Project summary by Julian Schäfer and Judit Thiel


The palimpsest of Ninfa

In the garden of Ninfa, an ambivalence is revealed through the protection, utilisation, conversion and restoration of historical structures and facilities. In Ninfa, the remains of a medieval village and its buildings were preserved and saved from complete destruction.

This approach would be impossible from today's point of view of monument protection because it does not take into account the authenticity of the place. The conversion into a garden was also carried out at the whim of a private developer. Historical relics were turned into romantic follies and staffages in an artistic garden ensemble. In order to be able to use them, they were altered and adapted to the needs of the users. The surroundings also have a direct influence on the garden when visual relationships with the surroundings change: because the previously agriculturally utilised mountain slopes now go fallow or when houses or power lines are built in the surrounding area that can be seen from the garden.

When conserving and restoring the garden, it is therefore always necessary to decide what condition can and should be restored. Today, the authenticity of the site is based on the fact that sometimes it was possible to go beyond mere conservation and make additions and changes.

The Agro Pontino as a palimpsest

The landscape can be understood as a palimpsest in which inscriptions have been made, some have been erased and new ones have been added.  The Agro Pontino contains historical structures that seem to have fallen out of time - such as ancient relics, settlement centres from the medieval period or of the 1930s. But which space has a greater claim to existence, which is worth protecting? Relics of the marshland, relics of early colonisation or relics of land cultivation? Should they be set free so that they can be viewed - or should they be usable in everyday life today? The Via Appia, for example, has been preserved in its spatial structure, while its materiality has been adapted to today's needs.


New inscriptions

Questions that are posed on a small scale in the garden can also be asked about the landscape as a whole: Can the use of historical structures bring about change? How far-reaching a reorganisation may take place in order to adapt to current developments (adaptation) and anticipate foreseeable effects (mitigation)? What has cultural value in the landscape, what has intrinsic value as nature, what has everyday significance? Which structures should be preserved, restored or reconstructed and to what extent?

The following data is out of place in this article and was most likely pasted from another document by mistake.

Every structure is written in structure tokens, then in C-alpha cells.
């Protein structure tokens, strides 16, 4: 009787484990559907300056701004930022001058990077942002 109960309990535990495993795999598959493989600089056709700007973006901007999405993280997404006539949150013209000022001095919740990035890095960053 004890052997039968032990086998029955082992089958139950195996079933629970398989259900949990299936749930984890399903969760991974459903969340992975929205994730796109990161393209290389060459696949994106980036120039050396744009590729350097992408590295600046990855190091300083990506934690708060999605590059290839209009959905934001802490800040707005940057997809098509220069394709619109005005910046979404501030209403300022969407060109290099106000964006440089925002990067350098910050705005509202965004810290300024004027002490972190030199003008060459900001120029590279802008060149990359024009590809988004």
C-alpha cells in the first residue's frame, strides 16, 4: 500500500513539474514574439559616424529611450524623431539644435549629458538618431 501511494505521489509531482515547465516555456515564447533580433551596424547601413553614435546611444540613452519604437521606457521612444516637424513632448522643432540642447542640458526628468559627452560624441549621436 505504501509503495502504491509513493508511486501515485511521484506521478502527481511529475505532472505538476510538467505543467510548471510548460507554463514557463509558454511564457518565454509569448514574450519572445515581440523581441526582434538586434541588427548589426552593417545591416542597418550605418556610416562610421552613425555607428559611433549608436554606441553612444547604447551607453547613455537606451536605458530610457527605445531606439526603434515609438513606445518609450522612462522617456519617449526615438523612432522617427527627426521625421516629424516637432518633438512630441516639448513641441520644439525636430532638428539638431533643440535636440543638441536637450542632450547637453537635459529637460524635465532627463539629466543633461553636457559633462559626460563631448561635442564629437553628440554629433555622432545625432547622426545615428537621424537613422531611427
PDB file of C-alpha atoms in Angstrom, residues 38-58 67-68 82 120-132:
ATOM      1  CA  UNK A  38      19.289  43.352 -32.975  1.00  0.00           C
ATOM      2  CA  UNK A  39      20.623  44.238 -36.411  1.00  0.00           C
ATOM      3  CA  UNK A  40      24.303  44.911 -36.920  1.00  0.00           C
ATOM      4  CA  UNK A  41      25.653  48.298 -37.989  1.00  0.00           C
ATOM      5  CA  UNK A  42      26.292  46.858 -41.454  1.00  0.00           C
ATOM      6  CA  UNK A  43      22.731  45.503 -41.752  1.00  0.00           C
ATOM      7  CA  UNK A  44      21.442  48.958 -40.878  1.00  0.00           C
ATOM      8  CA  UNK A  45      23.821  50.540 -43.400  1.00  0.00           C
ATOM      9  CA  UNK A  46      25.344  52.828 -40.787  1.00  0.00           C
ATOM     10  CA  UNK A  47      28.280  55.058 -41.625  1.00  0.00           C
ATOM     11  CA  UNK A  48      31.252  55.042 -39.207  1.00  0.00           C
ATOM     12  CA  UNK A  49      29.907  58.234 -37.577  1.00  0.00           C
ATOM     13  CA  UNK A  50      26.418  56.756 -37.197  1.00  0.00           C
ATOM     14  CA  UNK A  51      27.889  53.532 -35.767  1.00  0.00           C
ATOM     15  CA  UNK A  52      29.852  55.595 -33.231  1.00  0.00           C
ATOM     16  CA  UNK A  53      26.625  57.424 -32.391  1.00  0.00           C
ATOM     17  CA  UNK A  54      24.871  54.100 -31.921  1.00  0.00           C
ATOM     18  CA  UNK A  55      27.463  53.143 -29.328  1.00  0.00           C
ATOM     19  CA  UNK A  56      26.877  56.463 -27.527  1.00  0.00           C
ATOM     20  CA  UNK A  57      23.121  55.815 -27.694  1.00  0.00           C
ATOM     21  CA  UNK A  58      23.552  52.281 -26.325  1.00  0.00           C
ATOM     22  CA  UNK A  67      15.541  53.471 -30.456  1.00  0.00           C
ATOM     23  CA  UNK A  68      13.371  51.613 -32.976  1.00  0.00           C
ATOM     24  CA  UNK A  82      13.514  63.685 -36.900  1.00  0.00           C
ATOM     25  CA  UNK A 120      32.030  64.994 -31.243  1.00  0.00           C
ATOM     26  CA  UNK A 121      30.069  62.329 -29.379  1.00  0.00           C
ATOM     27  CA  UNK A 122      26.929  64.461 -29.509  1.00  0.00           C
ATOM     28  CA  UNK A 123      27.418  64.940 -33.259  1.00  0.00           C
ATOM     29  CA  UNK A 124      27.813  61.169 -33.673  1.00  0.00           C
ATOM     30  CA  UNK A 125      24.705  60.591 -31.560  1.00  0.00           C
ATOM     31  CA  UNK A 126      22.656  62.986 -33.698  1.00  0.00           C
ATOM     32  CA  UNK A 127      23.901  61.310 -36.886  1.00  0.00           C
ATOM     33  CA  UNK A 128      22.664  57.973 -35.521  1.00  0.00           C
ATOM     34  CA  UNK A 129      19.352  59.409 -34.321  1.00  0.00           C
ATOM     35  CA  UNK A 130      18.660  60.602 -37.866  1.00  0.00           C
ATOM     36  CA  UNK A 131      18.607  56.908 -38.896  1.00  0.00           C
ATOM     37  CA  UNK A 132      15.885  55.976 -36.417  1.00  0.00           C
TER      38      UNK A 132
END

The challenges in the study project

In the first part of the project, we look at the garden and the cultural landscape of Agro Pontino as a palimpsest. To do so, we separate the layers of time and meaning that have developed over the centuries, as a multi-layered work of maps, in order to gain a more free access to possible solutions for the above-mentioned issues arising from climate change and rural exodus.



New structures

In the second part, new spatial structures are to be integrated into the existing palimpsest in the form of large-scale concepts that also enable new uses: the contextual integration of renewable energies, the questioning of previous land use and the handling of water as well as new forms of agriculture and housing.

All the different approaches are to be incorporated into a spatial design in the area around Cisterna di Latina, via Norma to Sermoneta, in order to bring together the possible solutions in a newly developed, consistent Mediterranean cultural landscape of the 21st century - with the garden at its centre.